The Humboldt County Historic Museum is open Monday through Friday, 9 a.m. to 4 p.m. and Saturdays from 1 to 4 p.m. (May through October). There is no admission charge but donations are accepted. For more information, call the museum at 775-623-2912.
Saturday, November 07, 2009
Nevada’s such a dry place that seeing a waterfall can be a novelty. And while Burney Falls is not in Nevada, it’s located close enough to Northern Nevada to make for an interesting day trip.
Burney Falls are the centerpiece of the McArthur-Burney Falls Memorial State Park, 40 miles north of the Lassen Volcanic National Park.
The 900-acre park (with two miles of frontage along Burney Creek) is located about four hours north of Fallon via U.S. 50 and U.S. 395 to Susanville, then northwest on California State Routes 44 and 89.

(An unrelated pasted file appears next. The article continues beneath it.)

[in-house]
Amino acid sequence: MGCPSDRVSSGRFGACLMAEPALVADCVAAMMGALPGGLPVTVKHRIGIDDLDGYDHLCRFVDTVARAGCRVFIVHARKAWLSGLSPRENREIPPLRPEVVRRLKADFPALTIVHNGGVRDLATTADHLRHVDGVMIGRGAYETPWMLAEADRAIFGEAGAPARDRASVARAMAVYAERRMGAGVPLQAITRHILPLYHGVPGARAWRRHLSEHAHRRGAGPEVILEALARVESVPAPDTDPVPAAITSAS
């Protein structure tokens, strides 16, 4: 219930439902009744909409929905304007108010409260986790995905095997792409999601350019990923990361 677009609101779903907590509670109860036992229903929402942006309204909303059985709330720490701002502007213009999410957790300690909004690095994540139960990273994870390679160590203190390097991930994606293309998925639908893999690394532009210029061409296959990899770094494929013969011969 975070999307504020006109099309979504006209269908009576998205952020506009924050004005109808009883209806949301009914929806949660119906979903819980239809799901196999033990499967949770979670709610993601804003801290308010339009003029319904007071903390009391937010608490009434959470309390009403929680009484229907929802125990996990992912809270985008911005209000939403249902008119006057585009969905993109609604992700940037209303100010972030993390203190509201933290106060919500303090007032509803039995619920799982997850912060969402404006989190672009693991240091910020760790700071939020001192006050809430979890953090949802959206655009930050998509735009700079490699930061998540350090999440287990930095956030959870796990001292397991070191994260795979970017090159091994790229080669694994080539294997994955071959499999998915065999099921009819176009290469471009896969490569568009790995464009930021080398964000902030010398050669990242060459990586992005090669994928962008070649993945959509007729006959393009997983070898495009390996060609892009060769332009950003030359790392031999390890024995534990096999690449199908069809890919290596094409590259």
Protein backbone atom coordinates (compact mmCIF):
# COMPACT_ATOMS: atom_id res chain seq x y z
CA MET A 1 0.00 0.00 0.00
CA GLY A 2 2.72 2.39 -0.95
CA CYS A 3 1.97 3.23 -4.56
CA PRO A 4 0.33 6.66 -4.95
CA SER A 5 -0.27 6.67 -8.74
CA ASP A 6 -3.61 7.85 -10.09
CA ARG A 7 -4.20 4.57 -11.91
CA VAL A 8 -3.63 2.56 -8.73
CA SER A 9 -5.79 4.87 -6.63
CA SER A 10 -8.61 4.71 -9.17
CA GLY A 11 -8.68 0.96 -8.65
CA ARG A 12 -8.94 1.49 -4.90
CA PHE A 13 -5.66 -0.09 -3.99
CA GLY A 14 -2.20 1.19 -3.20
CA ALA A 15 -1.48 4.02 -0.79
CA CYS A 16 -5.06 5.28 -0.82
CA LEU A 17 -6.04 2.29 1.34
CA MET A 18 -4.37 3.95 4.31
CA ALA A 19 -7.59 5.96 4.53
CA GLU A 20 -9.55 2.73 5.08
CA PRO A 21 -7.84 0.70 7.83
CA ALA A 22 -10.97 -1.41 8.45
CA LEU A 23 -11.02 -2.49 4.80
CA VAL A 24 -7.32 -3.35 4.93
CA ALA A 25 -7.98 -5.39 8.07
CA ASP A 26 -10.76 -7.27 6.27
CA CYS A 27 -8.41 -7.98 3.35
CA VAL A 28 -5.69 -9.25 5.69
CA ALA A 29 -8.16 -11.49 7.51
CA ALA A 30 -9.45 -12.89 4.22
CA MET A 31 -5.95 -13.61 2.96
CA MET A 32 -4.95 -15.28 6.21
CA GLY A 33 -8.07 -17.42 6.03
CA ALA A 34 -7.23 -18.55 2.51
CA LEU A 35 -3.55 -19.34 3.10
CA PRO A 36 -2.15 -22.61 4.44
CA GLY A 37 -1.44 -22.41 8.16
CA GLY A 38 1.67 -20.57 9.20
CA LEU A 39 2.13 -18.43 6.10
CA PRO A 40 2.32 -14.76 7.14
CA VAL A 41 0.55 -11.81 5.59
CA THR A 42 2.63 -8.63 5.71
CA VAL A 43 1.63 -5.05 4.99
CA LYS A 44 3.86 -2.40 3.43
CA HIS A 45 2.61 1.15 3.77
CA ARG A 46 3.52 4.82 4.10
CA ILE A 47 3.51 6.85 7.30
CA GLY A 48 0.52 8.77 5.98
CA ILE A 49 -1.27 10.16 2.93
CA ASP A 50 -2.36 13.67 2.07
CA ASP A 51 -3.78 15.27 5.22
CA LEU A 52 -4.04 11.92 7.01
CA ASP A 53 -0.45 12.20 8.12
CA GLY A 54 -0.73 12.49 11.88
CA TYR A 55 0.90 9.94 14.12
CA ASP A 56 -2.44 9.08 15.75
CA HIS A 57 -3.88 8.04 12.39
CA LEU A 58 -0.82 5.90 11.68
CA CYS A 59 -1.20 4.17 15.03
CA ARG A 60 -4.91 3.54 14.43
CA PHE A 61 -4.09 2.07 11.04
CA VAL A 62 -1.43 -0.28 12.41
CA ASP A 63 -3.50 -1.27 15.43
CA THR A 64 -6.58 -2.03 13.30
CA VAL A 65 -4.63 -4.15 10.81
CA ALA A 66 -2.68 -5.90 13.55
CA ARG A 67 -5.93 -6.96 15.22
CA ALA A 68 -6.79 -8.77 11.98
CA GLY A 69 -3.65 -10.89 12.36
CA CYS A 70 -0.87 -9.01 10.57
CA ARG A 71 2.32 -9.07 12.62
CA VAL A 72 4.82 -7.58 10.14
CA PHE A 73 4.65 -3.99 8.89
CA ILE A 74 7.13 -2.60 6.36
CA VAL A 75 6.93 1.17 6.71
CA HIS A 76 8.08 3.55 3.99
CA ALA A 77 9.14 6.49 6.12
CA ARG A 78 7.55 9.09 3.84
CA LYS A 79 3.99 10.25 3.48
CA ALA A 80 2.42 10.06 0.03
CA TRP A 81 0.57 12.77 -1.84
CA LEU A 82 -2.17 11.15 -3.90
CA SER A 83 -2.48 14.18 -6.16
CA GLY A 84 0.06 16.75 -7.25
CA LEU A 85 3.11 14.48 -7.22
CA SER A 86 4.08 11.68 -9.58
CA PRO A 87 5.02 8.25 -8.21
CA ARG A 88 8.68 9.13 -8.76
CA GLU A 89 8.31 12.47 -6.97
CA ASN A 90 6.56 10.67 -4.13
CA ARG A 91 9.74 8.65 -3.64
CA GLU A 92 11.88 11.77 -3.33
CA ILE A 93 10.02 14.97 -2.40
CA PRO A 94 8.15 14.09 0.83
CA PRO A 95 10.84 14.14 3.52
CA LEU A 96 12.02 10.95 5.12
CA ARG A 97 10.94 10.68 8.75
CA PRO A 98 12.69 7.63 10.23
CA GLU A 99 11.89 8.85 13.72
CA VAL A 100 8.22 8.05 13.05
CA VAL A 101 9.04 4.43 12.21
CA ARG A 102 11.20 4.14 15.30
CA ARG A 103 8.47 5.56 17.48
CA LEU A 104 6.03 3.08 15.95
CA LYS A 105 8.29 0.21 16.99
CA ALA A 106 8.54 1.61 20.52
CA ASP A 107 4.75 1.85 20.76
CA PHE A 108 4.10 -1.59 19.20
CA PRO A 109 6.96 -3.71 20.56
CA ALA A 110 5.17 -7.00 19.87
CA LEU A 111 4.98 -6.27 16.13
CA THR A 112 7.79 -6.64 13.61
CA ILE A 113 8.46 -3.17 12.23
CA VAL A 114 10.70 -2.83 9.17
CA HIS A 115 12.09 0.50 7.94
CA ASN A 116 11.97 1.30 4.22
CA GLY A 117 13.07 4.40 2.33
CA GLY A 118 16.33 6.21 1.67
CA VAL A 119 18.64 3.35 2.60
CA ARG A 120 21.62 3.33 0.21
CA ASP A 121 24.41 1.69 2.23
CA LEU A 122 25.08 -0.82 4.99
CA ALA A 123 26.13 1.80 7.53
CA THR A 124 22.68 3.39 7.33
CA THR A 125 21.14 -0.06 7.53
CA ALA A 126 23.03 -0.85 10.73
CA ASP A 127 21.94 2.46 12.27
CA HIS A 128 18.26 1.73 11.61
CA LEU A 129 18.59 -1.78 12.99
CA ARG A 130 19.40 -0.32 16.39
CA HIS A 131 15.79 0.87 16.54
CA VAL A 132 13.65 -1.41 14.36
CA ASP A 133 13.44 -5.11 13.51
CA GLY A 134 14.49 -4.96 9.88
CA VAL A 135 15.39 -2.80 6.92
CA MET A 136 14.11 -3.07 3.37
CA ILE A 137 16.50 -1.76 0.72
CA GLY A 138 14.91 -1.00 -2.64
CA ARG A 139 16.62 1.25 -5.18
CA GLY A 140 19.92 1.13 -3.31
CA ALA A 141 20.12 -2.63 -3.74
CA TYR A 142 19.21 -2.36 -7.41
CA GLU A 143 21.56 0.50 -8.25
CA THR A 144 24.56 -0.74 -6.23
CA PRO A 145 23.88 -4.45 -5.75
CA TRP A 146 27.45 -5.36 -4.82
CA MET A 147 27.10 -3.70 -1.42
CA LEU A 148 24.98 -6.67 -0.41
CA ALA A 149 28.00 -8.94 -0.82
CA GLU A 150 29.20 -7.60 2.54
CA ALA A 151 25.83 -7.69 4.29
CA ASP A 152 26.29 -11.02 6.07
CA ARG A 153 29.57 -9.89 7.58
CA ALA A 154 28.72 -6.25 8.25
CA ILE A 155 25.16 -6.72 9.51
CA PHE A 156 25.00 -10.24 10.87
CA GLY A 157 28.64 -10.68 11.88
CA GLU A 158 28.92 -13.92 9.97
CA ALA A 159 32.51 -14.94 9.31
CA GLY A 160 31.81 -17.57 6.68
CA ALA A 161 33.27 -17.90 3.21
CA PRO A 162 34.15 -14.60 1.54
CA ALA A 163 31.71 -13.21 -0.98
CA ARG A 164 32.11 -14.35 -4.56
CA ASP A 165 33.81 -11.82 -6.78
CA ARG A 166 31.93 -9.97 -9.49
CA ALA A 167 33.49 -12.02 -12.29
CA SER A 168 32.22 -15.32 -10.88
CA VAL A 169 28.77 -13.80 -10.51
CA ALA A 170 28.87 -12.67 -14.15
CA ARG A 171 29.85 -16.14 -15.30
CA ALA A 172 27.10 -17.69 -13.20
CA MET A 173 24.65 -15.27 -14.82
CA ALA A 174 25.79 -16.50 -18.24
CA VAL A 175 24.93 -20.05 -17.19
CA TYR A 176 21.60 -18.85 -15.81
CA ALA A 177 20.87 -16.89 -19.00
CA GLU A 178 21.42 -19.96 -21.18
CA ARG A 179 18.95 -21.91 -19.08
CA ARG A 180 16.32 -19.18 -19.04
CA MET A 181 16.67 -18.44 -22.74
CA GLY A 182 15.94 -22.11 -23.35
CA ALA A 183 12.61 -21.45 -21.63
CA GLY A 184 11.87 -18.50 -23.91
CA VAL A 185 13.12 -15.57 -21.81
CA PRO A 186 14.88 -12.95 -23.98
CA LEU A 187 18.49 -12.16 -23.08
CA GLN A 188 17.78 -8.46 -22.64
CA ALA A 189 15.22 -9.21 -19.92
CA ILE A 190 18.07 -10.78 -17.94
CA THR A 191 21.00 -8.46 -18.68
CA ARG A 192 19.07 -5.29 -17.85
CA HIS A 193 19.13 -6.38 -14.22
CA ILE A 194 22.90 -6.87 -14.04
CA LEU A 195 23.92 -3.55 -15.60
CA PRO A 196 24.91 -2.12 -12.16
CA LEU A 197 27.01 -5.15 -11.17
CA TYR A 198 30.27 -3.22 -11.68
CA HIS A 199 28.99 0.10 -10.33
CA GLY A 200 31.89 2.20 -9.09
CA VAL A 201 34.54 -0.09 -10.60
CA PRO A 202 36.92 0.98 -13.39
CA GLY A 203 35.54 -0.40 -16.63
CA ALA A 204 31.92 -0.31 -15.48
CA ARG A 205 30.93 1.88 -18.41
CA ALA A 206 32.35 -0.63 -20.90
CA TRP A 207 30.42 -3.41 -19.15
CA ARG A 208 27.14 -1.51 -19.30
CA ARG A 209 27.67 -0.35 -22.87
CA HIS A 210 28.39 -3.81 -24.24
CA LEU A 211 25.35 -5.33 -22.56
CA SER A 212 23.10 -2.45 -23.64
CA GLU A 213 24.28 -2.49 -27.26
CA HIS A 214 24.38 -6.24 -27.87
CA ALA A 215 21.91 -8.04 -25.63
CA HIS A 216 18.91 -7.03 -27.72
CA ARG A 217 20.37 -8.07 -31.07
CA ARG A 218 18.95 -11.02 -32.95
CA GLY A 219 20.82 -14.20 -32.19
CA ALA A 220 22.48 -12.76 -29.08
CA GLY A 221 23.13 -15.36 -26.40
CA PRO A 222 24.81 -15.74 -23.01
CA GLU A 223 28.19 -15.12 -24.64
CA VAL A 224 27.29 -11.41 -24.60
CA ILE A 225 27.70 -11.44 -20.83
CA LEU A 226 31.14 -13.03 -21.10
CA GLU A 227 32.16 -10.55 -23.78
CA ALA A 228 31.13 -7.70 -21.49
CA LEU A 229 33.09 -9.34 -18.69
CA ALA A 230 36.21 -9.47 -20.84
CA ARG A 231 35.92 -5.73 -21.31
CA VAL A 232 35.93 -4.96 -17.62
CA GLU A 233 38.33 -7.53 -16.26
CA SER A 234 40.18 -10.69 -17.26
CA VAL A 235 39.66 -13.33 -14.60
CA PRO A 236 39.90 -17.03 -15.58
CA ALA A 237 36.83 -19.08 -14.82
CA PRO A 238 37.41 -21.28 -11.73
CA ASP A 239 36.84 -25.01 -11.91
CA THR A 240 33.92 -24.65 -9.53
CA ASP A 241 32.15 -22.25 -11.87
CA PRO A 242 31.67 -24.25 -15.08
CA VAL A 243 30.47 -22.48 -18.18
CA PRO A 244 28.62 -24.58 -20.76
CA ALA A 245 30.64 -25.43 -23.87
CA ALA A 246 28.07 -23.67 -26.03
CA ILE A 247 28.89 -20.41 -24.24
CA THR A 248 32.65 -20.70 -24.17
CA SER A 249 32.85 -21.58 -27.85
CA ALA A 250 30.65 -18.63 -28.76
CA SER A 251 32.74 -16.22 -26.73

Located on scenic Burney Creek, which is part of the Pit River water system, Burney Falls deserves being called the “eighth wonder of the world,” a title bestowed on it in the early 20th century by President Theodore Roosevelt.
Standing before the falls, you can’t help but be impressed by its beauty and power. Water falls 129 feet into a pool that is 22-feet deep. More than 100 million gallons of water flow over the falls daily. On sunlit mornings, rangers note that you can often see a small rainbow created by the fall’s mists.
It is easy to understand why the area’s earliest inhabitants, the Ilmawi tribe, believed the falls to be a sacred place. Native American historians note that the tribe, which considered things of beauty to have great power, used it as a place for meditation and visions.
A quarter-mile paved trail takes visitors from a parking area to the foot of the falls. Looking up into the magnificent waterfall, you realize it consists of not just one large flow but of several that pour over the top as well as out of the sides of the cliff.
The handful of smaller ribbons of water that seem to come out of the center of cliff are actually the flow of an underground stream exposed by erosion of the basalt rock face.